R.I.P. Danny Taylor 1987-2009
It isn't important how I met him and that's no one else's business. What is important is that I was privileged to "meet" and know him as much as time and his failing health would allow.
Taking a break from compiling literary agent listings, I checked my email and discovered through a mutual friend that my new friend Danny Taylor passed away in the wee hours of this morning of a malignant, inoperable brain tumor. In the last few weeks alone, his father had lost an aunt, his wife and, this morning, his 22 year-old son. I cannot even imagine what that poor man is going through but most men I know would fall face-first on the grass and surrender to the ants.
People like Danny and I, for several reasons, don't exist in real life because we're not supposed to. I've long held that the world can no more tolerate the purely good any more than it can a vacuum. Not that I'm purely good. Through my actions both in the Navy and in the civilian world, I've destroyed and distressed families on my own improbable and pot-holed journey to the Pearly Gates. Yet I'm also as capable of acts of extraordinary kindness as I am those of inexplicable stupidity. As with Danny, you'll never know who or what will get my liveliest attention and compassion.
I caught Danny in the weeds of cyberspace at a time when he was about to make the same colossal blunder that I just had the previous month. Only three of my readers know what that colossal blunder is but what's gratifying for me to know is that I kept Danny from making it. I wanted to cultivate a friendship with him that was cultural and cerebral with a generous occasional dose of friendship and humanity thrown in.
He was a sweet, openly gay kid who faced his impending doom with a typically British stiff upper lip, justifying the horrid chemotherapy he was undergoing until the end, regardless of how it knocked him out, because it gave him more time on earth. We spoke about philosophy (he was a published Ruskin scholar at Oxford), my novel American Zen (which he never got the chance to finish) and life and death in both the abstract and in the particular. The letter to which I'd responded and posted here at Pottersville was the penultimate one he'd ever written me, the last being his permission for me to post it.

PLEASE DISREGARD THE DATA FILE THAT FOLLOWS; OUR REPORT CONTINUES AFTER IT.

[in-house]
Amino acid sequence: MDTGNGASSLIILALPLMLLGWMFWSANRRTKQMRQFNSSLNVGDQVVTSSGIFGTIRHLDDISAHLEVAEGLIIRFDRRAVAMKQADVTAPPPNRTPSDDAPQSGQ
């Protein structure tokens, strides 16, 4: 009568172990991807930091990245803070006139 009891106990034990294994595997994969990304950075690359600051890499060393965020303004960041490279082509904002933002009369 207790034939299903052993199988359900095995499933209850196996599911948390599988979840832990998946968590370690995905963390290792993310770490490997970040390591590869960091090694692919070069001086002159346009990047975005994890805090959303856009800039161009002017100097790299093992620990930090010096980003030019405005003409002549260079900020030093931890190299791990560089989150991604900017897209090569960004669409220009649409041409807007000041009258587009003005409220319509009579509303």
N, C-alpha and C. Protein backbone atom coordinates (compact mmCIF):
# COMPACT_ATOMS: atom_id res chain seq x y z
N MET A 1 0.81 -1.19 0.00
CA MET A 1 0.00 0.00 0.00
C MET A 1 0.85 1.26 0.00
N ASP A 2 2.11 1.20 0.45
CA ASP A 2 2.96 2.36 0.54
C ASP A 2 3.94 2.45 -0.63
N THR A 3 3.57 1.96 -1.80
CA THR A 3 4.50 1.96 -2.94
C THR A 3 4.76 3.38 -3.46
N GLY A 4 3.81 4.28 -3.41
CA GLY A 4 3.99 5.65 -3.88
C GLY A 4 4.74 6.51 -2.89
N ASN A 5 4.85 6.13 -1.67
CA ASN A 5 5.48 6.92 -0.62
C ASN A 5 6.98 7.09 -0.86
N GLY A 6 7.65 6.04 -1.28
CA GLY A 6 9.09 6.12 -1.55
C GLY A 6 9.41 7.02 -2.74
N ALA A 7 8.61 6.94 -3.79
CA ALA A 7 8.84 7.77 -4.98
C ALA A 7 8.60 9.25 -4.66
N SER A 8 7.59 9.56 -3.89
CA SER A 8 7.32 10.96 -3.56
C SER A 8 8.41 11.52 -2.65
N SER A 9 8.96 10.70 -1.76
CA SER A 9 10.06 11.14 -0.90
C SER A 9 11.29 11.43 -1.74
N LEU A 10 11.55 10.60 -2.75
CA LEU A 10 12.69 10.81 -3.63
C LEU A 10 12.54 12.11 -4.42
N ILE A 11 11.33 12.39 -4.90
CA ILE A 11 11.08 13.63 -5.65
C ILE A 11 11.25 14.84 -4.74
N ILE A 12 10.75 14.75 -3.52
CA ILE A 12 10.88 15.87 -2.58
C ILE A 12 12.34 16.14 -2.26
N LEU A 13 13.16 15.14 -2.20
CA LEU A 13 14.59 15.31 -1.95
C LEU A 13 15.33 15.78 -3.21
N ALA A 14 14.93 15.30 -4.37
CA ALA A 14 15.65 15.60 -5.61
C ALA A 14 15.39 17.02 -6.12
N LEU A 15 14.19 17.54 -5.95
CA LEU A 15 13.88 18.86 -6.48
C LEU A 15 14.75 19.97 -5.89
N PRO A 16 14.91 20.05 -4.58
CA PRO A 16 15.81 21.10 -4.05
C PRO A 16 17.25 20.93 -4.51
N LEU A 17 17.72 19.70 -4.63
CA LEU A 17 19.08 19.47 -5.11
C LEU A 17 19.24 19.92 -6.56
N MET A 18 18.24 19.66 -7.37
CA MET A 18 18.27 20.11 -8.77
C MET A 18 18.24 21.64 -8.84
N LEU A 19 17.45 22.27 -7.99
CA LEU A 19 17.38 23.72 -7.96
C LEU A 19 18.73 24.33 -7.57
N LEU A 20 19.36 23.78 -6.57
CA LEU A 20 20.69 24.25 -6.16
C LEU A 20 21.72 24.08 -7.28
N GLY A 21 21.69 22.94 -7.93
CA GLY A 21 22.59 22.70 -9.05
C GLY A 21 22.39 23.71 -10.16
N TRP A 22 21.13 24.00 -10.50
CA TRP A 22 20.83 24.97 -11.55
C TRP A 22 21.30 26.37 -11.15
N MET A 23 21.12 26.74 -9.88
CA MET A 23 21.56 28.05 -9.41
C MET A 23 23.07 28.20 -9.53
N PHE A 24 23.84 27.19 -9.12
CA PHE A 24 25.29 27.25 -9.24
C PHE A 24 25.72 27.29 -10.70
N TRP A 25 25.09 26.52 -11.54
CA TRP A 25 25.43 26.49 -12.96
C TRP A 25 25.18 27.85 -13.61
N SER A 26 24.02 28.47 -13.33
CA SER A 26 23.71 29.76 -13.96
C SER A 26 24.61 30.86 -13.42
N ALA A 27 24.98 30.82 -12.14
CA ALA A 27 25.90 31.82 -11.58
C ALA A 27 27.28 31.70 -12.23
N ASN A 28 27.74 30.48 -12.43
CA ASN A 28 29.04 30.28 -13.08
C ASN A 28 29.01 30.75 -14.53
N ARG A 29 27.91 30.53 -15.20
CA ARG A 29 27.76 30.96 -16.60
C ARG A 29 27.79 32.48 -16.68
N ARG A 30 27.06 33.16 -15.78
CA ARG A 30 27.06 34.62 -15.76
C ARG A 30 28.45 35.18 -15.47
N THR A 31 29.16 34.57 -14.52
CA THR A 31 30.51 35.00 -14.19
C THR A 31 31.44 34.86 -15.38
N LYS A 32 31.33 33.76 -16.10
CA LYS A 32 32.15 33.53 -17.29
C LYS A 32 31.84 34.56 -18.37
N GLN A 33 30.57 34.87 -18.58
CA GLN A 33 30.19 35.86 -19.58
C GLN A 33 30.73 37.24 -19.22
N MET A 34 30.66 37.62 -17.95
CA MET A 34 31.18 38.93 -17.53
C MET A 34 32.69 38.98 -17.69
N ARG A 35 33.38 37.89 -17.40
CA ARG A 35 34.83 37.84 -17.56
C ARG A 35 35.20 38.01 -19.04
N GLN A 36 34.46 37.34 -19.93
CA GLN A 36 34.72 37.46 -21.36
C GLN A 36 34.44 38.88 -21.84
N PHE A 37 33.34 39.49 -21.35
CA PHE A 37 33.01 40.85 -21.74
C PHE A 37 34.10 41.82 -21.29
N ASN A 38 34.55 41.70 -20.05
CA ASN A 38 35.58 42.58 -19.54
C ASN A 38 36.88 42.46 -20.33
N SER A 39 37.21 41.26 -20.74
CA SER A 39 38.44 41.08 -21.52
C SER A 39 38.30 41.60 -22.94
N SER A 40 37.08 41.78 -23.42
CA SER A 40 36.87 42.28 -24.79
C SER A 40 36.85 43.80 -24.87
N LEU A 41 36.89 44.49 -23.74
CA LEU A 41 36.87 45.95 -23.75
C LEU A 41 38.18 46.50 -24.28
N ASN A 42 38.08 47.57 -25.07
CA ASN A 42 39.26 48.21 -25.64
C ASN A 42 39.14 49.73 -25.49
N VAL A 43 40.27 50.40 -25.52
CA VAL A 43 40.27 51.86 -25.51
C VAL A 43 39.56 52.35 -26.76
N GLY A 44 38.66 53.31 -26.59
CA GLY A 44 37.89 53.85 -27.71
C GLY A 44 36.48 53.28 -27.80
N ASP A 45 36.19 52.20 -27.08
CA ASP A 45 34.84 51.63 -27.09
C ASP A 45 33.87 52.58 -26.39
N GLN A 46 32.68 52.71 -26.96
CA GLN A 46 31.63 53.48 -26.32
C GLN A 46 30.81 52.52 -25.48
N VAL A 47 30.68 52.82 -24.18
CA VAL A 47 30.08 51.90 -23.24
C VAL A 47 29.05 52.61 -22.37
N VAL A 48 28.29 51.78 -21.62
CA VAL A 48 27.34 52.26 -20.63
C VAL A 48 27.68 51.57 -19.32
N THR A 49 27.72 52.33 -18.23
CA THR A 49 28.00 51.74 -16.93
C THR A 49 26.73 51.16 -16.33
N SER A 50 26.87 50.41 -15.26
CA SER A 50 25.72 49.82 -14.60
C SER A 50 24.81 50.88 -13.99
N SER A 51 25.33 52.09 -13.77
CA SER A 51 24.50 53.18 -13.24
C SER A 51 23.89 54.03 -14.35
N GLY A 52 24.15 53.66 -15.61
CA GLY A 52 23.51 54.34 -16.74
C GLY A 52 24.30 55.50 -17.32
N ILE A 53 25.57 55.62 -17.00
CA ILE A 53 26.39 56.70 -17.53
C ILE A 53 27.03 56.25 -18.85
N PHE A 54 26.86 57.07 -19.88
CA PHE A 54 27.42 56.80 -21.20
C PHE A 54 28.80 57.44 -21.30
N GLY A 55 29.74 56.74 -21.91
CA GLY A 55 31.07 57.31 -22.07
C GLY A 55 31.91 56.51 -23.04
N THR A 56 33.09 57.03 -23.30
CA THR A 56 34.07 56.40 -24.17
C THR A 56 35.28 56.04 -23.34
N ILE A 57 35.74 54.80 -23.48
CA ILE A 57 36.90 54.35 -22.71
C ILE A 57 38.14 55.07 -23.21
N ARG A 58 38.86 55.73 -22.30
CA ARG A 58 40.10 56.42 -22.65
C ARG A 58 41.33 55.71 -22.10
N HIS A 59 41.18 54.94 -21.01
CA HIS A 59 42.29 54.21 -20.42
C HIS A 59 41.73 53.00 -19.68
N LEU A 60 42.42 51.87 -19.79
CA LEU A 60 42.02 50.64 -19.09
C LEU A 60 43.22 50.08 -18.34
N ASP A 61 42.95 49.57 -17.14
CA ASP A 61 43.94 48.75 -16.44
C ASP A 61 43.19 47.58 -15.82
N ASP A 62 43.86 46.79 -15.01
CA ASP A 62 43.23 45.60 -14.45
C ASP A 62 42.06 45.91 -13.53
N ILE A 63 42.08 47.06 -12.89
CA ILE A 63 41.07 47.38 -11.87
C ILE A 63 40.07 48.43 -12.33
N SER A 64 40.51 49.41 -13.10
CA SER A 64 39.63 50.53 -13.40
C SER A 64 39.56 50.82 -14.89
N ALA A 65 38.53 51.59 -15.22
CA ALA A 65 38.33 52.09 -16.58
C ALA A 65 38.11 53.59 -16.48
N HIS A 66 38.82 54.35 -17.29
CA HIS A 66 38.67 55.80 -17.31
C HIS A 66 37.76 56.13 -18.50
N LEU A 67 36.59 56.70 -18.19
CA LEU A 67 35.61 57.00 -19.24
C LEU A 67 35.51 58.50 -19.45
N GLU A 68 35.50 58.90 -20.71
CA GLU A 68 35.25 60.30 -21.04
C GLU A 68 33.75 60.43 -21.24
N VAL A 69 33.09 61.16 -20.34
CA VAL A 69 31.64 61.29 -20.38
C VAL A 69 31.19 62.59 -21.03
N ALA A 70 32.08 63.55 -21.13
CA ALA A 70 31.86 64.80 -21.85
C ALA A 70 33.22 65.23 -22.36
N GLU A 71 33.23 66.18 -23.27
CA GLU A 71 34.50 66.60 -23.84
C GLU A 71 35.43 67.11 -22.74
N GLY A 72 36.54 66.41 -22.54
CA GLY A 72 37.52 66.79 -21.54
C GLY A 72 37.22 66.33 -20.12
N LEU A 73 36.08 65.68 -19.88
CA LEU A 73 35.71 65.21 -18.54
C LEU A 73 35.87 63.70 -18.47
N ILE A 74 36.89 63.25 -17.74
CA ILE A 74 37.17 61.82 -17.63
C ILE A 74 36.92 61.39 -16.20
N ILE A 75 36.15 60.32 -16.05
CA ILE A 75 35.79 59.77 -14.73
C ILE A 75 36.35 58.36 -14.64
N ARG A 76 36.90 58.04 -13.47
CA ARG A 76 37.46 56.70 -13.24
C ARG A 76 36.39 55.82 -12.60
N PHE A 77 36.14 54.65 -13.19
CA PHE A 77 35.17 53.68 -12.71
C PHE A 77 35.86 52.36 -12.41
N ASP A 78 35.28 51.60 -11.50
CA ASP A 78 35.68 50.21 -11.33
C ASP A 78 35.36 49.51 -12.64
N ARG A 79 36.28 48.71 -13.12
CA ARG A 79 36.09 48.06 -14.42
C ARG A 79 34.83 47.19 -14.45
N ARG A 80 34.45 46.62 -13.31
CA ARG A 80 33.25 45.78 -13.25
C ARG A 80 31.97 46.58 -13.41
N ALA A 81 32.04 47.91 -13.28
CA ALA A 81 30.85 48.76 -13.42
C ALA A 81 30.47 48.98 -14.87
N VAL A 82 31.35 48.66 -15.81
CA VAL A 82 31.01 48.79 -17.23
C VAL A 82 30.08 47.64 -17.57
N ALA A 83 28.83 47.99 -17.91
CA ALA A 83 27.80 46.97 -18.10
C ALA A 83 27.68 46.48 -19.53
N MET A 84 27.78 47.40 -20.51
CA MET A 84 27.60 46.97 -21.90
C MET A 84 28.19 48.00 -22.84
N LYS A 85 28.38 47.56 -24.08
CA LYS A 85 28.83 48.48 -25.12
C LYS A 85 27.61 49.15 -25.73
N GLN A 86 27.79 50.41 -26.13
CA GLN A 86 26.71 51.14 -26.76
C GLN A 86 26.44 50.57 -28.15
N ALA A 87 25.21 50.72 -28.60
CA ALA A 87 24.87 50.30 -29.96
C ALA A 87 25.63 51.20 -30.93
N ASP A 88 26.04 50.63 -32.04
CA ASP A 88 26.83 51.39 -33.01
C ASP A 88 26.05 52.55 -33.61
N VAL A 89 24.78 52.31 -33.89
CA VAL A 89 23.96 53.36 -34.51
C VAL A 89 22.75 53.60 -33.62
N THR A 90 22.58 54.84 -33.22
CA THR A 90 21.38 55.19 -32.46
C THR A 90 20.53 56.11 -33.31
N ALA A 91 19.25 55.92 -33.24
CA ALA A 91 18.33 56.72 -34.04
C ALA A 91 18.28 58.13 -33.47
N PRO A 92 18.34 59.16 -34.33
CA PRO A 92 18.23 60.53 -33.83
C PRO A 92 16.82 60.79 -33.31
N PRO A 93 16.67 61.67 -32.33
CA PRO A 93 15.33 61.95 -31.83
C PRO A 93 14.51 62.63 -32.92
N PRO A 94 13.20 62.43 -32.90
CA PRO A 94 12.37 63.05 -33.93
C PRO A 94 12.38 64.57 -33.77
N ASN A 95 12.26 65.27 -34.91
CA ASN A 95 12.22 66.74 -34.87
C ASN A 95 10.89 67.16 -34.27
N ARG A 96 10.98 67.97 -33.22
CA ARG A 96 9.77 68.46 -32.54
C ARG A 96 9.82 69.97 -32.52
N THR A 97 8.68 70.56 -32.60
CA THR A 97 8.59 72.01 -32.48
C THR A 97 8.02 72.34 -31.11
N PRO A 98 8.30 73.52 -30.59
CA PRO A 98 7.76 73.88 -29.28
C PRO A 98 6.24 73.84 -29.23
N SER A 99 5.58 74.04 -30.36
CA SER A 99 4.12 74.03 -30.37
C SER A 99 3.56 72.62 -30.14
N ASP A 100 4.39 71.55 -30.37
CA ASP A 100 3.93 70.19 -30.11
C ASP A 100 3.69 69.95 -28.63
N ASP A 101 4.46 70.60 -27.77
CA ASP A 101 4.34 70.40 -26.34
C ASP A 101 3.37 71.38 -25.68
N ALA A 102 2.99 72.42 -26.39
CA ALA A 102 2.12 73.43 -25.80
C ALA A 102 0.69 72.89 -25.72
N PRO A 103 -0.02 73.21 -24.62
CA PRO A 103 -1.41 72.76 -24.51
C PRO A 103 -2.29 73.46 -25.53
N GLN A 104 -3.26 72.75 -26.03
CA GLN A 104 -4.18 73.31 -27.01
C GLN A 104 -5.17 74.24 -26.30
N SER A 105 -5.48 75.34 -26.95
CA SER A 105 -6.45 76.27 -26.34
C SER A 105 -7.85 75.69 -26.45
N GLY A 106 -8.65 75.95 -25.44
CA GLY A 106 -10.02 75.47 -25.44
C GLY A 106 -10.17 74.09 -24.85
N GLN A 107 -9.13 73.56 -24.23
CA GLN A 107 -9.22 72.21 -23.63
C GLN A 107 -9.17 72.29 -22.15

He was one of the sweetest, most inoffensive creatures on this planet, far more understanding and forgiving of the vagaries and vicissitudes of life than this part time hellion and ogre that vents anger and hatred on this blog. Yet throughout it all, he kept reassuring me that he would finish my novel (he printed it up for ease of perusal) and he was already much more at peace with his imminent death than most of us (myself included) are with life. He treated death not as an enemy but as an unwelcome yet inevitable guest at his table. Even throughout the howling maelstrom that claimed one relative after another, Danny simultaneously fought death yet accepted it and died in his sleep early this morning.
He was the ultimate anachronism. People like Danny Taylor aren't supposed to live in real life nor are they supposed to die like this.